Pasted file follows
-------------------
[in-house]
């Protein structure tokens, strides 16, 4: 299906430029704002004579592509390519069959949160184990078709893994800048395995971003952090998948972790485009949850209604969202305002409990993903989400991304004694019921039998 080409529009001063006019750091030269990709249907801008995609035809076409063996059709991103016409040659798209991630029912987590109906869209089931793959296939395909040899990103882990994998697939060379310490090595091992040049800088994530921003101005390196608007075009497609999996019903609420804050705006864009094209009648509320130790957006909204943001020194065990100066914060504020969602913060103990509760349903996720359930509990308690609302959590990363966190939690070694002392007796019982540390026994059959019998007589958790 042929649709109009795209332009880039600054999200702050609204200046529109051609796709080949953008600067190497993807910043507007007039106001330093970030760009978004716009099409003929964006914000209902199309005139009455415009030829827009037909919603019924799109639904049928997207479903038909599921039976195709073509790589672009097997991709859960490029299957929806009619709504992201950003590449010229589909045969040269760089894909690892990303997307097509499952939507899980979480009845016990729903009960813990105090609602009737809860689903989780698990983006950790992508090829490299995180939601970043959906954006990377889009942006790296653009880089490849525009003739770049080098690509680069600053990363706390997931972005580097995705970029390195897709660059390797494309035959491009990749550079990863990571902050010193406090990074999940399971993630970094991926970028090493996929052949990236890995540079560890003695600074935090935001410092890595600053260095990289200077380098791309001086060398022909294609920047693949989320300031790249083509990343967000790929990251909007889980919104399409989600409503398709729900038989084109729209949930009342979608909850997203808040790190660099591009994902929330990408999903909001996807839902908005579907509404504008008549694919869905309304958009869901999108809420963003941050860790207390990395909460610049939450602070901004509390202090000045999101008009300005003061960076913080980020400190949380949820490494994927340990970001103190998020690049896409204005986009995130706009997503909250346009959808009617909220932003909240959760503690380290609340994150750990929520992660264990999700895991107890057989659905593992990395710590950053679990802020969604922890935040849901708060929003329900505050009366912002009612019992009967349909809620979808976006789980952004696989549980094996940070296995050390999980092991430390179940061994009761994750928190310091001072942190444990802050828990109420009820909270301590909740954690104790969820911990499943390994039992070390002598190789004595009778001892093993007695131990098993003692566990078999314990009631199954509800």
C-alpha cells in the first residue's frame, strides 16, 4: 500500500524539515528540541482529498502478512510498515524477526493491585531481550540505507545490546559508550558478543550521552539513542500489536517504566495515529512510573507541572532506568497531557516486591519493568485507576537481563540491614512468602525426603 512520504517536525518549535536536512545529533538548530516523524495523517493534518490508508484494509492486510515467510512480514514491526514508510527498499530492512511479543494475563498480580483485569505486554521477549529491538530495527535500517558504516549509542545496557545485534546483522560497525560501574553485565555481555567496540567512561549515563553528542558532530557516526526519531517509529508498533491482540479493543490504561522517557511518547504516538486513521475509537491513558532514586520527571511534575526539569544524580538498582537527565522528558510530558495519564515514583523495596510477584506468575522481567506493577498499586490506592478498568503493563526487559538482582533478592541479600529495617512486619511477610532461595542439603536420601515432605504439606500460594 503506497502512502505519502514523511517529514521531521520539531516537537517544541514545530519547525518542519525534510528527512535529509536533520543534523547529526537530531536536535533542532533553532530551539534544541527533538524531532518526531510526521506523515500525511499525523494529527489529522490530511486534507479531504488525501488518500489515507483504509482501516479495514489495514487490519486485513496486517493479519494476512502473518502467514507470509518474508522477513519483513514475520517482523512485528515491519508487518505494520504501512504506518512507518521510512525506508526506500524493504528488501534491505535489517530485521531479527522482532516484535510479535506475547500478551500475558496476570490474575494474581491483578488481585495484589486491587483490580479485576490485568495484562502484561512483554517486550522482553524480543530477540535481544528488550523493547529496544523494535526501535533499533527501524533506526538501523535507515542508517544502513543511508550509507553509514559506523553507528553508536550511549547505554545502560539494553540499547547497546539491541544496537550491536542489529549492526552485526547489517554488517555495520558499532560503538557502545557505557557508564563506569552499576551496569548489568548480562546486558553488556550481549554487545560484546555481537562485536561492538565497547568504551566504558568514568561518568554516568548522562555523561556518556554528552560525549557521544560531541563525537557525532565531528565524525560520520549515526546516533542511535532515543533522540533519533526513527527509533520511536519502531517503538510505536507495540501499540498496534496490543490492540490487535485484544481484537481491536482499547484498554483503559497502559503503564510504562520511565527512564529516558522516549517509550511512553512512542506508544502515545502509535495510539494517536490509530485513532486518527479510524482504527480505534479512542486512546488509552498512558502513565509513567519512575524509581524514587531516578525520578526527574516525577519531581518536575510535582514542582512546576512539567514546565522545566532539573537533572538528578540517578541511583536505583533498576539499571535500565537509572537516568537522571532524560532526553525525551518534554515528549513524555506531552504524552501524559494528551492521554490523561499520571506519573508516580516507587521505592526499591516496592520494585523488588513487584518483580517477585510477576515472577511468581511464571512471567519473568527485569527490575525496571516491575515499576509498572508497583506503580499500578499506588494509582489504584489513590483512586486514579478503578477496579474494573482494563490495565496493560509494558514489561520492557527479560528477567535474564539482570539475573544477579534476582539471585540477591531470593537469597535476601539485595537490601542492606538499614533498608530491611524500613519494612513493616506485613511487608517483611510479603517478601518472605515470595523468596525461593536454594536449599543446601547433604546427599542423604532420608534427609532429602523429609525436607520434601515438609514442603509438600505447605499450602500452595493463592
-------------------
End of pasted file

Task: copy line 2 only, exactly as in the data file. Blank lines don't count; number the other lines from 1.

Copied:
């Protein structure tokens, strides 16, 4: 299906430029704002004579592509390519069959949160184990078709893994800048395995971003952090998948972790485009949850209604969202305002409990993903989400991304004694019921039998 080409529009001063006019750091030269990709249907801008995609035809076409063996059709991103016409040659798209991630029912987590109906869209089931793959296939395909040899990103882990994998697939060379310490090595091992040049800088994530921003101005390196608007075009497609999996019903609420804050705006864009094209009648509320130790957006909204943001020194065990100066914060504020969602913060103990509760349903996720359930509990308690609302959590990363966190939690070694002392007796019982540390026994059959019998007589958790 042929649709109009795209332009880039600054999200702050609204200046529109051609796709080949953008600067190497993807910043507007007039106001330093970030760009978004716009099409003929964006914000209902199309005139009455415009030829827009037909919603019924799109639904049928997207479903038909599921039976195709073509790589672009097997991709859960490029299957929806009619709504992201950003590449010229589909045969040269760089894909690892990303997307097509499952939507899980979480009845016990729903009960813990105090609602009737809860689903989780698990983006950790992508090829490299995180939601970043959906954006990377889009942006790296653009880089490849525009003739770049080098690509680069600053990363706390997931972005580097995705970029390195897709660059390797494309035959491009990749550079990863990571902050010193406090990074999940399971993630970094991926970028090493996929052949990236890995540079560890003695600074935090935001410092890595600053260095990289200077380098791309001086060398022909294609920047693949989320300031790249083509990343967000790929990251909007889980919104399409989600409503398709729900038989084109729209949930009342979608909850997203808040790190660099591009994902929330990408999903909001996807839902908005579907509404504008008549694919869905309304958009869901999108809420963003941050860790207390990395909460610049939450602070901004509390202090000045999101008009300005003061960076913080980020400190949380949820490494994927340990970001103190998020690049896409204005986009995130706009997503909250346009959808009617909220932003909240959760503690380290609340994150750990929520992660264990999700895991107890057989659905593992990395710590950053679990802020969604922890935040849901708060929003329900505050009366912002009612019992009967349909809620979808976006789980952004696989549980094996940070296995050390999980092991430390179940061994009761994750928190310091001072942190444990802050828990109420009820909270301590909740954690104790969820911990499943390994039992070390002598190789004595009778001892093993007695131990098993003692566990078999314990009631199954509800």